With the men safely through to the next phase of the Olympic qualifying process, Ireland’s women begin their campaign on home turf at Belfield tomorrow against Ukraine, kick-starting their World League 2 campaign.
It marks the start of a campaign that is probably the toughest of the three tournaments at this stage of the competition with only two places, for the moment, guaranteed to reach Round Three where the tickets to Rio will be decided.Uruguay and Italy progressed from a tournament in Montevideo while another couple of teams will be decided in Delhi on Sunday with India, Thailand, Malaysia and Poland are contesting the semi-finals.
How those pan out could create a third place from the tournament in Dublin but reaching the final is very much of paramount importance.
Coach Darren Smith, having observed the other tournaments, is very much of the opinion that Ireland will not have an easy ride despite being the top-ranked side at number 14 in the world.
“I think our draw in World League 2 is the toughest of the three tournaments,” he said. “It is significantly tougher than the one in Uruguay and the one in India.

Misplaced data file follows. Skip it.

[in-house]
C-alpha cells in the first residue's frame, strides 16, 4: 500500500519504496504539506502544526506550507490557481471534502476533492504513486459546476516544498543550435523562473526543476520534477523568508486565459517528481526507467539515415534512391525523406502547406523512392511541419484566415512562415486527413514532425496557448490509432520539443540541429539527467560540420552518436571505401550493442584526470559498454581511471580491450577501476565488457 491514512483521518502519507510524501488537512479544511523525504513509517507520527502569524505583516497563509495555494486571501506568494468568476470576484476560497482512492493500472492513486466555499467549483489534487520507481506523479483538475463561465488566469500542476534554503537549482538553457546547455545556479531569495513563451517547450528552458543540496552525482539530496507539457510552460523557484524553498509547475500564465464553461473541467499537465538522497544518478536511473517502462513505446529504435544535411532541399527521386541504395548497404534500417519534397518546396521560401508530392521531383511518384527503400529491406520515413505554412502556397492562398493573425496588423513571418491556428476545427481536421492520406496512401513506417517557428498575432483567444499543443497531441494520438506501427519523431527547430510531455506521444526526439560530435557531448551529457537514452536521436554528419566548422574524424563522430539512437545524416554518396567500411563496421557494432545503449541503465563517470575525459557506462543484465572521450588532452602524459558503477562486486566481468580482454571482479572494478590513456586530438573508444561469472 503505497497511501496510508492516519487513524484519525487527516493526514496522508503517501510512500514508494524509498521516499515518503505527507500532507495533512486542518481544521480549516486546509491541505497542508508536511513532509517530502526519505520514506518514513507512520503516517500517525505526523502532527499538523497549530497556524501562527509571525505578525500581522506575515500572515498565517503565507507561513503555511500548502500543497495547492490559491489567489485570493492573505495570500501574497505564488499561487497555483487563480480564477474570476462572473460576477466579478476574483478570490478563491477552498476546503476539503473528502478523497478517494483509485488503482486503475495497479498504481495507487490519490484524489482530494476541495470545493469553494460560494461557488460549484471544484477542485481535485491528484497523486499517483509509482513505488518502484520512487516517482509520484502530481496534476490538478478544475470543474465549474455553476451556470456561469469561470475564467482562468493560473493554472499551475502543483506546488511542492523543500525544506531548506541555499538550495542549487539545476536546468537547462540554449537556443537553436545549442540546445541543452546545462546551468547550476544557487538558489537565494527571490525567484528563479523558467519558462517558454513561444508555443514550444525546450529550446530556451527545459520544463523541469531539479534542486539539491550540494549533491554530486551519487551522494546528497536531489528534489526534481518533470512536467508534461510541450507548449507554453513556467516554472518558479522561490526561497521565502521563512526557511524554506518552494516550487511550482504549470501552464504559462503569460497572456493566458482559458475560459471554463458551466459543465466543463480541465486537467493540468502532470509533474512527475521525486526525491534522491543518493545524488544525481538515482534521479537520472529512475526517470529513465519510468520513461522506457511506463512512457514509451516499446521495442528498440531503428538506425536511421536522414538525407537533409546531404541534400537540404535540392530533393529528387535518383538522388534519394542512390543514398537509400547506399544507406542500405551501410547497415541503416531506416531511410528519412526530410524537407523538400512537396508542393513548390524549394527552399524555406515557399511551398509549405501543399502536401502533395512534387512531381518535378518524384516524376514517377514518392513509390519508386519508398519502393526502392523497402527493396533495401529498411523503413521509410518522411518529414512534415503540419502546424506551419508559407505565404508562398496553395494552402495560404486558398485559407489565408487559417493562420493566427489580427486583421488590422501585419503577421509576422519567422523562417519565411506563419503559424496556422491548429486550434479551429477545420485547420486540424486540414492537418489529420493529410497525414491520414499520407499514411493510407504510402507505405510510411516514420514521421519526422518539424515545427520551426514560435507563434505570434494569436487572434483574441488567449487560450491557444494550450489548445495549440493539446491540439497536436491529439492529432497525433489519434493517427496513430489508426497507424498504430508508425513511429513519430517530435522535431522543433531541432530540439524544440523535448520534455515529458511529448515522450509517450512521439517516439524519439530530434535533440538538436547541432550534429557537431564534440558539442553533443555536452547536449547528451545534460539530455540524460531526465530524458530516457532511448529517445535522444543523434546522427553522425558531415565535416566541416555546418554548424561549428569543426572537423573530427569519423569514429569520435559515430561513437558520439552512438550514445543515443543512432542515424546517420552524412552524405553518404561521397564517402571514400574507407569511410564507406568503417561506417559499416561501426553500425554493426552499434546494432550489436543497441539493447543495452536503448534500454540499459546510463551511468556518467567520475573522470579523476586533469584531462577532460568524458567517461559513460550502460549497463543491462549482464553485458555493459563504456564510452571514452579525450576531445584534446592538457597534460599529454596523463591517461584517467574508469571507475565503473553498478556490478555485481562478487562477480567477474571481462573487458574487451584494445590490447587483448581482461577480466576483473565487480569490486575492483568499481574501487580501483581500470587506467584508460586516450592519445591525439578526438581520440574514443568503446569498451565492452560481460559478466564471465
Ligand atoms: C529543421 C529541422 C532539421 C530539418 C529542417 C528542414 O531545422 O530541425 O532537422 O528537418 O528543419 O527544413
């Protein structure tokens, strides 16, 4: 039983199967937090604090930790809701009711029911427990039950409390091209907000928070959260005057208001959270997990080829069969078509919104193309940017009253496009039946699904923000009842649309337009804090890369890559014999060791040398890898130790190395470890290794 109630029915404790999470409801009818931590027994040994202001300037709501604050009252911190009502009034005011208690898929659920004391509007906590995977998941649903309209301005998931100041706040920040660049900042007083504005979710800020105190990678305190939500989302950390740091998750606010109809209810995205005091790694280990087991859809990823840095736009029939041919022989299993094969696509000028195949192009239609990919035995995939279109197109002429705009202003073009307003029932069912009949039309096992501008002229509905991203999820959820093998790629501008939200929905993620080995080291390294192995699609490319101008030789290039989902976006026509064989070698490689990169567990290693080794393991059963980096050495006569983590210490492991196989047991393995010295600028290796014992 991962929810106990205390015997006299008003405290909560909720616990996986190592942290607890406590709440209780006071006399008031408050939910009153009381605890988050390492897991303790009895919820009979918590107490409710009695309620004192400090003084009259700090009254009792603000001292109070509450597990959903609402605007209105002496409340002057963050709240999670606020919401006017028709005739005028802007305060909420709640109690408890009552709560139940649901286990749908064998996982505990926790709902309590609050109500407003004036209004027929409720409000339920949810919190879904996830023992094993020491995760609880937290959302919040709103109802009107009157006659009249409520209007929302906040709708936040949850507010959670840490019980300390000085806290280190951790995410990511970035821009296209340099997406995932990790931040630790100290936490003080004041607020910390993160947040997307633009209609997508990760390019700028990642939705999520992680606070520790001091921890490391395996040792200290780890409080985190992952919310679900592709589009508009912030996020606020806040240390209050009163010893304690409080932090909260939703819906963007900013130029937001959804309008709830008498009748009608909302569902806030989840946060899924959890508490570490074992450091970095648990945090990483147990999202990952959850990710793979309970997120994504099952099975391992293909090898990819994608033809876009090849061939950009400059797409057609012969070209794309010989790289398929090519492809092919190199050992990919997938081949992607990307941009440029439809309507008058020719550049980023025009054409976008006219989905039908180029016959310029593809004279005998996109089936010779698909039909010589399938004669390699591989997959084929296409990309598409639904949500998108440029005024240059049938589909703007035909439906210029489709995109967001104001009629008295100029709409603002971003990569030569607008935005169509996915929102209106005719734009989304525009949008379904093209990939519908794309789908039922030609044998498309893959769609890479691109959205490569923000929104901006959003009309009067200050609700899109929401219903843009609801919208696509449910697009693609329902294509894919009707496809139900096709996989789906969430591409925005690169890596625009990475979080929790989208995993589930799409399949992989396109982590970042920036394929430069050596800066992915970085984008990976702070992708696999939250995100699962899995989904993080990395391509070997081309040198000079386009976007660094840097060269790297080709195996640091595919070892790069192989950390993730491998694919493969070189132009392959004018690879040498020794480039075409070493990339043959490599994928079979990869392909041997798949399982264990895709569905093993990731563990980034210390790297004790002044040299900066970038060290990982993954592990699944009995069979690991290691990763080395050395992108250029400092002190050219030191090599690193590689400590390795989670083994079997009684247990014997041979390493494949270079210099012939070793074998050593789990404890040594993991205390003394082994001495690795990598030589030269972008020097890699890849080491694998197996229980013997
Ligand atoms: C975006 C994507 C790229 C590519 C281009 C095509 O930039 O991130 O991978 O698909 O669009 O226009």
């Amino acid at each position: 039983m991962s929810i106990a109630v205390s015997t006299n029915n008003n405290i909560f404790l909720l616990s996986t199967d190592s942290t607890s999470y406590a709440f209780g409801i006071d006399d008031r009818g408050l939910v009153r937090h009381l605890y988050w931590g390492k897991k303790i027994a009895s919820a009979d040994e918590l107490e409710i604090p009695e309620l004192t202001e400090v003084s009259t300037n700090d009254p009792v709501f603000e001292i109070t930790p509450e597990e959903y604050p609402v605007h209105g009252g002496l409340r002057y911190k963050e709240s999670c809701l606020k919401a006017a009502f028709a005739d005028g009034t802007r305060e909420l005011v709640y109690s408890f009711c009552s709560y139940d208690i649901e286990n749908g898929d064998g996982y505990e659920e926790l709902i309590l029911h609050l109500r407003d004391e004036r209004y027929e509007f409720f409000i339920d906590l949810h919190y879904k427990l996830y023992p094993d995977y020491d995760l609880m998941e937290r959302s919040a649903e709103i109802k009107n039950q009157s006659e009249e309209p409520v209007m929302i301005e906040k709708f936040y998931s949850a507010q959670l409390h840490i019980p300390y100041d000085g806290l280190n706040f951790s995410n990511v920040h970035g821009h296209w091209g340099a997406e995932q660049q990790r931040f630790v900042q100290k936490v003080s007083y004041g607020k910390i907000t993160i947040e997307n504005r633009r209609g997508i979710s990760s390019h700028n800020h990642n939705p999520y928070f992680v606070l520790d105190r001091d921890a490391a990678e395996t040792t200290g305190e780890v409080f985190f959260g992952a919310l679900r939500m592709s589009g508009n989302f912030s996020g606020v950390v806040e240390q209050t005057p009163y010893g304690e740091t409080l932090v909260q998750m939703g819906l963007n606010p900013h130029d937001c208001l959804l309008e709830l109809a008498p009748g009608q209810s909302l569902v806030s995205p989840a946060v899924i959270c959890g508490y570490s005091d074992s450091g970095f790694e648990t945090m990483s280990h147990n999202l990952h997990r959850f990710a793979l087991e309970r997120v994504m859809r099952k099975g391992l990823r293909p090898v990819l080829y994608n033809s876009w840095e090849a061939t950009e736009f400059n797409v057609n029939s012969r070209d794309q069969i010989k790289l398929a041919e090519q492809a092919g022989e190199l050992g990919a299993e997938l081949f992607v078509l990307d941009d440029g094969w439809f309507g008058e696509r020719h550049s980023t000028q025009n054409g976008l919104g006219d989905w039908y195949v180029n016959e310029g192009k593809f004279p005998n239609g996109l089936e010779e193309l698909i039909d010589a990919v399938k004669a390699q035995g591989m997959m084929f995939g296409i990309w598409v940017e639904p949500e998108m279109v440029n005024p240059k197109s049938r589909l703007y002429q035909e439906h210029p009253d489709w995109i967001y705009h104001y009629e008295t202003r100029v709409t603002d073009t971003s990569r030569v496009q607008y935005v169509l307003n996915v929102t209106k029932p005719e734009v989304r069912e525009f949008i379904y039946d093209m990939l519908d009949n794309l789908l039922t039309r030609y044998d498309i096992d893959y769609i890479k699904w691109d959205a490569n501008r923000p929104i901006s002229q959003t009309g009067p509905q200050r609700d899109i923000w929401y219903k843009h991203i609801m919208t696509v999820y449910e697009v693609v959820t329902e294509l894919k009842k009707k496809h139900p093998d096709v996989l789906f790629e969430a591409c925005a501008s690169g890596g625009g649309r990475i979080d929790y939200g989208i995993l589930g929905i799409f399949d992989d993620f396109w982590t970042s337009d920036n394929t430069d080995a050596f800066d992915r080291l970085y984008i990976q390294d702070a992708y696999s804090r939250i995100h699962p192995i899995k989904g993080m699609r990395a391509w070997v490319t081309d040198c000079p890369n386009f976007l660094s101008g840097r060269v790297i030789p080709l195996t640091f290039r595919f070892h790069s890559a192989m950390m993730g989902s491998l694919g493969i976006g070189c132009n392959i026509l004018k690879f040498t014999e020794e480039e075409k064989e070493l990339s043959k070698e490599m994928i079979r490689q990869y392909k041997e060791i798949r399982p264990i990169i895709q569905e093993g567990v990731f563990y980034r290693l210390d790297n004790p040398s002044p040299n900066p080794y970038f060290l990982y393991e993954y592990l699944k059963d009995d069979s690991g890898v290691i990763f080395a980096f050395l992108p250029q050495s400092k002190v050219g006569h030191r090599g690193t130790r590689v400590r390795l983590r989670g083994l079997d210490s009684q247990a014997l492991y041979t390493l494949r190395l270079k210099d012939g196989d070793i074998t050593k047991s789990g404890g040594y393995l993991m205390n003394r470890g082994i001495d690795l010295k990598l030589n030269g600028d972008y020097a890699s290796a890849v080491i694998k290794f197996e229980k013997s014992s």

“Our competition has five teams ranked in the top ten of the tournament rankings [at this phase] – Ukraine, Canada and Ireland are fighting it out for only two or three spots. Chile and Belarus, in the other pool who we will meet in the crossover games, are going to be tough so we need to be ready.”
After Ukraine, Ireland meet Canada (world number 22) on Sunday before facing Turkey (36) on St Patrick’s Day. Doing so on home turf is a huge boon for the side and Smith says that he “can’t wait” for the tournament after a huge amount of preparation in the past 12 months since their last tournament – the silver medal at the Champions Challenge in Glasgow.
That was part of a massive 41 games Ireland played in 2014 in which Ireland beat a number of higher ranked opponents, playing with an exciting flair not seen much in the preceding times.
“I am looking forward to the home support. For the girls, we have so much training in UCD, it is effectively their second home. It’s a tremendous advantage to the first stage of an Olympic qualifying process at our home base.
“That’s coupled with 2014 when we had 100 centralised days together as a team. A large amount of that was at UCD. Our stock-standard training weekend of Friday evening session and then two on Saturday and two on Sunday from May to the end of August is all there.”
Included in that support will be President Michael D Higgins who will attend the finals on March 22 at 5pm in the National Hockey Stadium.
The women’s national squad were privileged to have met President Higgins at Áras an Uachtaráin for International Women’s Day and are delighted that President Higgins has accepted their invitation.